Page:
Put another way, Hill says: “Yields now on UK investment grade are in excess of the yield you get on the FTSE100, which is traditionally a high dividend paying index.”

The attractions do not stop there. “A bond gives you contractual income and sits higher up in the capital structure if an issuer gets into difficulty,” Hill says. “That is attractive for institutional investors.

“Also you are getting pickups in bonds that we haven’t seen since the global financial crisis more than 15 years ago.” Although on the issue of defaults, it is worth pausing to consider the latest report from Moody’s, which showed that the corporate default rate last year hit its highest level since the start of the pandemic at 4.8%.

Structural tailwinds

Then there are other economic factors that support the investment case for bonds.
“We subscribe to the view that in the medium term, inflation is going to have structural tailwinds,” Hill says. “You think about de-globalisation trends, extreme geopolitics and ultimately climate change. These are all medium-term tailwinds. So we expect yields on corporate bonds to be somewhat higher than they have been, particularly during the quantitative easing era.”

Moreover, this means corporate bonds are going to settle into a nice income-generating asset class. “It can be a larger and more attractive part of investor portfolios in the medium to longer term,” Hill says.

Bonds are more of an income story for Blackrock but leading to a different version of the asset class. “Our inflation view keeps us maximum overweight inflation-linked bonds. And within developed market government bonds, we still prefer short and medium-term maturities,” says Wei Li, global chief investment strategist at the Blackrock Investment Institute.

Looking at the outlook, Hal Cook, senior investment analyst at Hargreaves Lansdown, draws out some interesting perspectives. “Now we are out of the interest-rate rising cycle, interest rates could potentially go up or down from here. If there is a market shock, it is quite possible that interest rates could be cut or that there could be a flight to the safety of gilts. In that scenario, shares would likely lose value and bonds would increase in value.”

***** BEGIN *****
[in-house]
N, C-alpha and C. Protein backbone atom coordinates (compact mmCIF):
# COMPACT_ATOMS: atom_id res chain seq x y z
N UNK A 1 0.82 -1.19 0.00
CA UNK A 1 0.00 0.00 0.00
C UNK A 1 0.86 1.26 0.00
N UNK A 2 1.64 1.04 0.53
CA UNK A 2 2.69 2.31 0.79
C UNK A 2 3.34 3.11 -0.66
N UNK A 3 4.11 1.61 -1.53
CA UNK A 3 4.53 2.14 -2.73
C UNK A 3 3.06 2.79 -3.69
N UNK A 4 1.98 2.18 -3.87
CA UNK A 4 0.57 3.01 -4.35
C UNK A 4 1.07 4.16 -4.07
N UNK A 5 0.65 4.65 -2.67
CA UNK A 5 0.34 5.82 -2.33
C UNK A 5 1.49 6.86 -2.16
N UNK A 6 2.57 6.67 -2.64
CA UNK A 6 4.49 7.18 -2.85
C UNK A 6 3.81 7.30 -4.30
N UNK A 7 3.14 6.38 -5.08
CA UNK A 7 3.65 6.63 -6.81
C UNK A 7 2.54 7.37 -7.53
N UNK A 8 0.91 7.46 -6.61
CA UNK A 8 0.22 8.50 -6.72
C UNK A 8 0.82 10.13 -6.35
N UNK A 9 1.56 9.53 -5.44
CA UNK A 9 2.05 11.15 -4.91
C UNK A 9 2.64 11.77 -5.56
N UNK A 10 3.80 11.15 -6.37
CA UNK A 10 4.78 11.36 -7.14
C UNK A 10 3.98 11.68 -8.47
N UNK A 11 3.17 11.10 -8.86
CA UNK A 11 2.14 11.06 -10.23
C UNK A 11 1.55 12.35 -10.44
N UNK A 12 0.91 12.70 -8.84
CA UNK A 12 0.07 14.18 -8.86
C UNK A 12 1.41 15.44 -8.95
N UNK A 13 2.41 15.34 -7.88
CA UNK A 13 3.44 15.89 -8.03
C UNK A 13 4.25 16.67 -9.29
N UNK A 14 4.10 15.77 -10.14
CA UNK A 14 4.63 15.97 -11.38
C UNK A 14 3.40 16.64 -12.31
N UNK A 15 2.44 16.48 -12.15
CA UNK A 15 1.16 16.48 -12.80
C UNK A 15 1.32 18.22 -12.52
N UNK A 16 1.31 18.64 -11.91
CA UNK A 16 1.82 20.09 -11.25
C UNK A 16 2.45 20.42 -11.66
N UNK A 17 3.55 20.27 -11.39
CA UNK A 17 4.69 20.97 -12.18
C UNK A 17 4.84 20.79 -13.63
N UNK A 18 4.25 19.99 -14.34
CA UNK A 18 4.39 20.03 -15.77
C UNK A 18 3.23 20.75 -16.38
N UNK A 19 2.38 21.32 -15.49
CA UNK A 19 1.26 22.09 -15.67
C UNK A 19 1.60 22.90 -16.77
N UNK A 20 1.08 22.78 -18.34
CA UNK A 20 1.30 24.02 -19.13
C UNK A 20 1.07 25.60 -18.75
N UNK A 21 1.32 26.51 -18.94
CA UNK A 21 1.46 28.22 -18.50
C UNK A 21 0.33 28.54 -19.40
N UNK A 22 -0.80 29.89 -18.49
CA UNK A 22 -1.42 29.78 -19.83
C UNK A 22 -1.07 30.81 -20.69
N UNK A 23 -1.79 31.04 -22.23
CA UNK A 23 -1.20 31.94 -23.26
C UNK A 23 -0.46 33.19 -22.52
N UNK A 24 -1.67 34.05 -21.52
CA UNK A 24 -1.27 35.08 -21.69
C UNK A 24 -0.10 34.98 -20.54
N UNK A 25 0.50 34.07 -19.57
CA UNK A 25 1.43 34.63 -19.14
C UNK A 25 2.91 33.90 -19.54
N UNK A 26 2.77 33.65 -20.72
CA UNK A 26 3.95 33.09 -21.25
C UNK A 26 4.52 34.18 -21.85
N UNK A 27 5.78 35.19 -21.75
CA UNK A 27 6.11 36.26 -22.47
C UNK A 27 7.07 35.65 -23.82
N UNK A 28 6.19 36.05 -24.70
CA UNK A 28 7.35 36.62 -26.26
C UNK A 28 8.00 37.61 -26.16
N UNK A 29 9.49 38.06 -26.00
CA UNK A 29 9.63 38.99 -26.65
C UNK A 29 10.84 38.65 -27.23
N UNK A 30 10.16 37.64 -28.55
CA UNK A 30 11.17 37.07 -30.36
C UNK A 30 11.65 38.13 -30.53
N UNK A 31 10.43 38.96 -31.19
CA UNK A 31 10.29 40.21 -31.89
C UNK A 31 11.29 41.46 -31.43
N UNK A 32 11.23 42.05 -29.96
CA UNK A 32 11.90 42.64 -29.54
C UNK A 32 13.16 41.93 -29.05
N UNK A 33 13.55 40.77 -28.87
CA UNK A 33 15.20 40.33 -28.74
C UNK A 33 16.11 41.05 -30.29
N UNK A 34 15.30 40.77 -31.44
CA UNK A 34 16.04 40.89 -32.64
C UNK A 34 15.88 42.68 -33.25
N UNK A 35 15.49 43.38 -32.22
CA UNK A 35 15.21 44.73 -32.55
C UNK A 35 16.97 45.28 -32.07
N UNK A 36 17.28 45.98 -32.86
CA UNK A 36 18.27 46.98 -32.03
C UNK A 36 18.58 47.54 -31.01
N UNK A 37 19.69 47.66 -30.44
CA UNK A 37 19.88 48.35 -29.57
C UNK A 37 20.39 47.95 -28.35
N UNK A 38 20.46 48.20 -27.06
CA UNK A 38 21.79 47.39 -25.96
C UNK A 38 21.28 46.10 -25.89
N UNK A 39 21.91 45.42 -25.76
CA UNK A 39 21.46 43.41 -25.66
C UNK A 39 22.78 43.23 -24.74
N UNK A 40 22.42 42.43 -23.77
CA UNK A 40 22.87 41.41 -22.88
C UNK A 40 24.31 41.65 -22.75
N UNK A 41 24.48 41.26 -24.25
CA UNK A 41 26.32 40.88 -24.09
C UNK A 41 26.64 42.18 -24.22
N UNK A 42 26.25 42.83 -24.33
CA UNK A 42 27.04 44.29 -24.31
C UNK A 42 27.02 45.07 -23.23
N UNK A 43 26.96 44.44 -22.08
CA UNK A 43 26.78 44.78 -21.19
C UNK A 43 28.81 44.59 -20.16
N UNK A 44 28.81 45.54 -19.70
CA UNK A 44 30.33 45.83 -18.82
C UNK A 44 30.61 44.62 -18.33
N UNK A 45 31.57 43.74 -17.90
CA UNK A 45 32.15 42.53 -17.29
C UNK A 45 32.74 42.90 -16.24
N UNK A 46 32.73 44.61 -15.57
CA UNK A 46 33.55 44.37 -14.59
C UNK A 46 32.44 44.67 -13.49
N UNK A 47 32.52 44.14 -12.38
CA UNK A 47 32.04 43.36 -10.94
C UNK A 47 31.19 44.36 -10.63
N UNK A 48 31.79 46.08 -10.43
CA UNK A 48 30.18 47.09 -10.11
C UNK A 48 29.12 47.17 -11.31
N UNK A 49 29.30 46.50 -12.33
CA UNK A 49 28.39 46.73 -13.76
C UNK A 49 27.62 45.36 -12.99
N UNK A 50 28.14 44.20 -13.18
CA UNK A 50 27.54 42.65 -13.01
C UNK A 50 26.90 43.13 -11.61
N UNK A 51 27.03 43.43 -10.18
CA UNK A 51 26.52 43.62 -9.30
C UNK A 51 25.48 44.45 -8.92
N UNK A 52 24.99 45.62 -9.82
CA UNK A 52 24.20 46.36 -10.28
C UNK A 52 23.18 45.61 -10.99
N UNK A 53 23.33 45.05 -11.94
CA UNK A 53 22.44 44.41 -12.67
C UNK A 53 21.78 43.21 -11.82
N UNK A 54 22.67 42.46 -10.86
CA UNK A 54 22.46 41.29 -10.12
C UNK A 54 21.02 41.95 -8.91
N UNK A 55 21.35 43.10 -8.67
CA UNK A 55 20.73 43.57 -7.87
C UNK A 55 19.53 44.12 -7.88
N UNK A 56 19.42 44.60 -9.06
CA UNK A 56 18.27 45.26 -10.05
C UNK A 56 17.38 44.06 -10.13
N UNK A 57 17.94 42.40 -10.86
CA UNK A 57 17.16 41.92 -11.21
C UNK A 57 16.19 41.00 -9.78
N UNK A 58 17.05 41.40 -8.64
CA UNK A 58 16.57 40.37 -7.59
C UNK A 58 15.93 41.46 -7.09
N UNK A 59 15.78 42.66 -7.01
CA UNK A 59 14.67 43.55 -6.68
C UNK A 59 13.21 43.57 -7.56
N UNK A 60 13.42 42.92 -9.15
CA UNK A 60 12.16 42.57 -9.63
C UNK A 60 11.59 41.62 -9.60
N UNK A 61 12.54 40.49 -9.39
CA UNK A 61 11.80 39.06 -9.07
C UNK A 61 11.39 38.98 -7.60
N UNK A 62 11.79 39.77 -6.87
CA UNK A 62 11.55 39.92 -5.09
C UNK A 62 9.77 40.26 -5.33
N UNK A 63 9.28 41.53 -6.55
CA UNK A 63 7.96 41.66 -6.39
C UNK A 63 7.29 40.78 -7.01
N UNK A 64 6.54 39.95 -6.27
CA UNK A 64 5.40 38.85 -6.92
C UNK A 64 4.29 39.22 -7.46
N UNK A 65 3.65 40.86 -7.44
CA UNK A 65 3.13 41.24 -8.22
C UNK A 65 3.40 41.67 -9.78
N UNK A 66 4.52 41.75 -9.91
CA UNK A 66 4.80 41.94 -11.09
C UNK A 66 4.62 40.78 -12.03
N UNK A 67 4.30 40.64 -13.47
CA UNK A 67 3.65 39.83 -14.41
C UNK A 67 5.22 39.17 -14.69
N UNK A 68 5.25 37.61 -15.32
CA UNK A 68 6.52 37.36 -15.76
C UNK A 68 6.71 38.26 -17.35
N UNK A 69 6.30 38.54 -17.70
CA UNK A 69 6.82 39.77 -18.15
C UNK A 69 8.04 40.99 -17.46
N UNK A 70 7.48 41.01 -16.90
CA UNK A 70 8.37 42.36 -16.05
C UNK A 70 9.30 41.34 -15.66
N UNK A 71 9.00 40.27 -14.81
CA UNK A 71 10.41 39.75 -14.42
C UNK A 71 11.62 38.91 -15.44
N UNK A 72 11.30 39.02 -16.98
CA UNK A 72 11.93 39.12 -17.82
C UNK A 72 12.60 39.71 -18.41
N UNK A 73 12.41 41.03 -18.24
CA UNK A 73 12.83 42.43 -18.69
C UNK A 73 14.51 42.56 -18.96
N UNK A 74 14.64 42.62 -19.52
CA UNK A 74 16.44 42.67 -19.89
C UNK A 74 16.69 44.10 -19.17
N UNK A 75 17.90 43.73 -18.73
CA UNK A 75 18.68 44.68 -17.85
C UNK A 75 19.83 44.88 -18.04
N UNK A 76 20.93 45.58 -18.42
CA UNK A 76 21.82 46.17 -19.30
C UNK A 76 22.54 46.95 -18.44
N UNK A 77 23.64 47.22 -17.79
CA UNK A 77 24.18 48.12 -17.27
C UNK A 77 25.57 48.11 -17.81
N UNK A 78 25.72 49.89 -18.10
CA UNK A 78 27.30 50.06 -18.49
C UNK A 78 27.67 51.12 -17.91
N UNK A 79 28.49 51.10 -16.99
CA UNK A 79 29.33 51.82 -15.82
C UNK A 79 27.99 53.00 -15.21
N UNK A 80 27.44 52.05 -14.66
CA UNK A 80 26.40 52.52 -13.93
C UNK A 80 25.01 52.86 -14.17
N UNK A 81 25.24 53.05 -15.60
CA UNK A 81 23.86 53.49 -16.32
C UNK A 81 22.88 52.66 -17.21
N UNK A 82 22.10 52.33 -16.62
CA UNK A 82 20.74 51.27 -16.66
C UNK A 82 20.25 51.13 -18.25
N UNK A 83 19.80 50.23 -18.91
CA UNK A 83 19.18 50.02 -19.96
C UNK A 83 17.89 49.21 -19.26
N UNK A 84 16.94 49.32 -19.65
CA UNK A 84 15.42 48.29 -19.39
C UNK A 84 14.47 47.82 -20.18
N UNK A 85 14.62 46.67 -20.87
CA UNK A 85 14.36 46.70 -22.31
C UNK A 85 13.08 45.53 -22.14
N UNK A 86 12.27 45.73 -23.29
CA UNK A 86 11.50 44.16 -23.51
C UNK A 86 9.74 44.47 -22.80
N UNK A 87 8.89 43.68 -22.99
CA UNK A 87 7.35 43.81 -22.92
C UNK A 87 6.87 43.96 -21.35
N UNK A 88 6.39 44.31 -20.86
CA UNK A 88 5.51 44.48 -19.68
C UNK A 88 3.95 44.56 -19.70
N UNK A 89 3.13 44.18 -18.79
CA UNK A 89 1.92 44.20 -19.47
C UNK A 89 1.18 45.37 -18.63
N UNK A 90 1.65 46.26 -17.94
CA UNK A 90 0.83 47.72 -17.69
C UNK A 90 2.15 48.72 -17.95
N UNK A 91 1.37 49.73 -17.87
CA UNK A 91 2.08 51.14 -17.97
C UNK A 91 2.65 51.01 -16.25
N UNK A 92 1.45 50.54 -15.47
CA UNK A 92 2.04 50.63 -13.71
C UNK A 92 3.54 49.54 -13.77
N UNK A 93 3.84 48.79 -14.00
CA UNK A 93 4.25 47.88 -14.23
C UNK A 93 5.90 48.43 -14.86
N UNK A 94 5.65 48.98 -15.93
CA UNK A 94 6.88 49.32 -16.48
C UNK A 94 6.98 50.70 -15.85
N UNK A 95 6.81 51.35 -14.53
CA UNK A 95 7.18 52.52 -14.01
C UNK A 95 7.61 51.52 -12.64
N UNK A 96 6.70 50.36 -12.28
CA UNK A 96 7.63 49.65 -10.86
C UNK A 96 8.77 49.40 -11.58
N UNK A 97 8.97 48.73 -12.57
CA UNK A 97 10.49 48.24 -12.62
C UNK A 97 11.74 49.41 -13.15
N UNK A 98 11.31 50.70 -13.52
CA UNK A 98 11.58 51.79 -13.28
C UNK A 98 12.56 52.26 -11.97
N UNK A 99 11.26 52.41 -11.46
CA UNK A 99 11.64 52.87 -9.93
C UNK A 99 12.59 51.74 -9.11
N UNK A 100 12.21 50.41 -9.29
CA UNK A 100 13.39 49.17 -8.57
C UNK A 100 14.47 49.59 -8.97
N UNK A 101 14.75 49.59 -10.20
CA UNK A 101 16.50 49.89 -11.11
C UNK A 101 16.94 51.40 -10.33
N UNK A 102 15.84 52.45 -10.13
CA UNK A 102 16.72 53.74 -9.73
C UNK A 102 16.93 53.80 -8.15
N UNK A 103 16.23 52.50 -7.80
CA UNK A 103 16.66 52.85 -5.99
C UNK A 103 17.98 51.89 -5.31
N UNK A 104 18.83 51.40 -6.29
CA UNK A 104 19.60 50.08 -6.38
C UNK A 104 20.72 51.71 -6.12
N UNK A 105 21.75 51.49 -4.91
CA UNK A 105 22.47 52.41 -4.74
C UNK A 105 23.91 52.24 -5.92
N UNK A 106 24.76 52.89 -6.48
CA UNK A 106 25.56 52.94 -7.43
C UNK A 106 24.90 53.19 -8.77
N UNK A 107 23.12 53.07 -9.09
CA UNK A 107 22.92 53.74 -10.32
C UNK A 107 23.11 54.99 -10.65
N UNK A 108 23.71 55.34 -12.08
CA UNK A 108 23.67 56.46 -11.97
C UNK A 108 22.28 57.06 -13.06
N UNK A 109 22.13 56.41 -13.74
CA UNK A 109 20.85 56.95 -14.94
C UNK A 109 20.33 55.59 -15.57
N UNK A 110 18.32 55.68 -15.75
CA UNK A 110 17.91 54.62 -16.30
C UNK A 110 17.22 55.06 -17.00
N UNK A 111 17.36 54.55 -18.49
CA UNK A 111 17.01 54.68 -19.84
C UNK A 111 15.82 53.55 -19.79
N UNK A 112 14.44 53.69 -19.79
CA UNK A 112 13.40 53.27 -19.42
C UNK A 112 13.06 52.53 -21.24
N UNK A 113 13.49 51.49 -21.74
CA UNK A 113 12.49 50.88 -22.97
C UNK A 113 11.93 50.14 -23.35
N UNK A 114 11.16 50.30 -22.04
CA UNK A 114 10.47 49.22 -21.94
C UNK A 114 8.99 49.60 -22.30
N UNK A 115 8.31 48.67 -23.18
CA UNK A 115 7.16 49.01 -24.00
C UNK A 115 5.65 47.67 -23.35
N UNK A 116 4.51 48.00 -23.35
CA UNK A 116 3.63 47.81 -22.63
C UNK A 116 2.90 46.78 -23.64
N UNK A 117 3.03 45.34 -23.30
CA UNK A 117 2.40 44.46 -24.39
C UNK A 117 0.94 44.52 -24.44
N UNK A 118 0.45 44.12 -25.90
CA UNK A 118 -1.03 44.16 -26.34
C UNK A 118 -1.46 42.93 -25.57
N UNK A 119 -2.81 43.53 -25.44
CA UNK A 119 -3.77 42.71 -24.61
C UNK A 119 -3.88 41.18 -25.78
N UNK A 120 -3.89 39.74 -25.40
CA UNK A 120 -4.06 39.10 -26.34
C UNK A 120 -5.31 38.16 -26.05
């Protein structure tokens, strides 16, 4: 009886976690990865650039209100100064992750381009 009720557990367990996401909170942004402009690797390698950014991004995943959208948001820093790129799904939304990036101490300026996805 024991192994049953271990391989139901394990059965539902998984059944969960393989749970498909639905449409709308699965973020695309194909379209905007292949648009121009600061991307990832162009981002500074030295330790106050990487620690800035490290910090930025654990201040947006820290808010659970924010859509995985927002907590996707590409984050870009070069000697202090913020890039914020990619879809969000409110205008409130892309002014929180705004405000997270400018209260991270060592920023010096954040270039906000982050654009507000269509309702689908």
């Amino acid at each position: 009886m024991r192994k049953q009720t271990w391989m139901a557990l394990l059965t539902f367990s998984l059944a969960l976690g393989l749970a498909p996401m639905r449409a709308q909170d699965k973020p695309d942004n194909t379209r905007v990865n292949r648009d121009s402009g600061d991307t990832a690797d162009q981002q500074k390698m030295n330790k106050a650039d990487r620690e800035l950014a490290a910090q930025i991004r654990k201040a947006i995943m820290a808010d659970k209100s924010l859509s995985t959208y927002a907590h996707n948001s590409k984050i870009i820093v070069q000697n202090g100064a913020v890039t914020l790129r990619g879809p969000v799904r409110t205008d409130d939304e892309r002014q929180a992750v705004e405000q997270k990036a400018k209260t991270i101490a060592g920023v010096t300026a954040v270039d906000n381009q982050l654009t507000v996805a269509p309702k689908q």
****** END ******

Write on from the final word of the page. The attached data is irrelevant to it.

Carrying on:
Textbook theory

This could lead back to more conventional investing. “The standard textbook theory that investing in shares and bonds gives you a smoother investment return over time might be back,” Cook says.

That said, if interest rates fall because inflation is considered under control, then that will likely be good for shares and bonds. “We saw this in the final two months of 2023 where markets thought that further interest rate rises were completely off the table and that cuts would be coming soon,” Cook adds.

While looking at the macro outlook, Nick Burns, a portfolio manager at Payden & Rygel, says investors should keep the micro picture in mind when thinking about bonds. “One of the themes everybody talks about is the macro-economic environment, and that is obviously important, but the micro-economic perspective is important too. We have seen persistently positive results in terms of issuers continuing to maintain balanced balance sheets and balanced credit metrics, with overall fundamentals that suggest that they are prepared to manage through a recession.”

But, he says, this is unlikely to be tested, as a recession is doubtful. “I don’t think a recession is anybody’s base case at this point but you still have a lot of comfort with the margin of safety that you are getting from the issuers in our universe.”

The essence of this is that bonds are a much more attractive asset class than they have been. But is there a specific focus investors should keep in mind?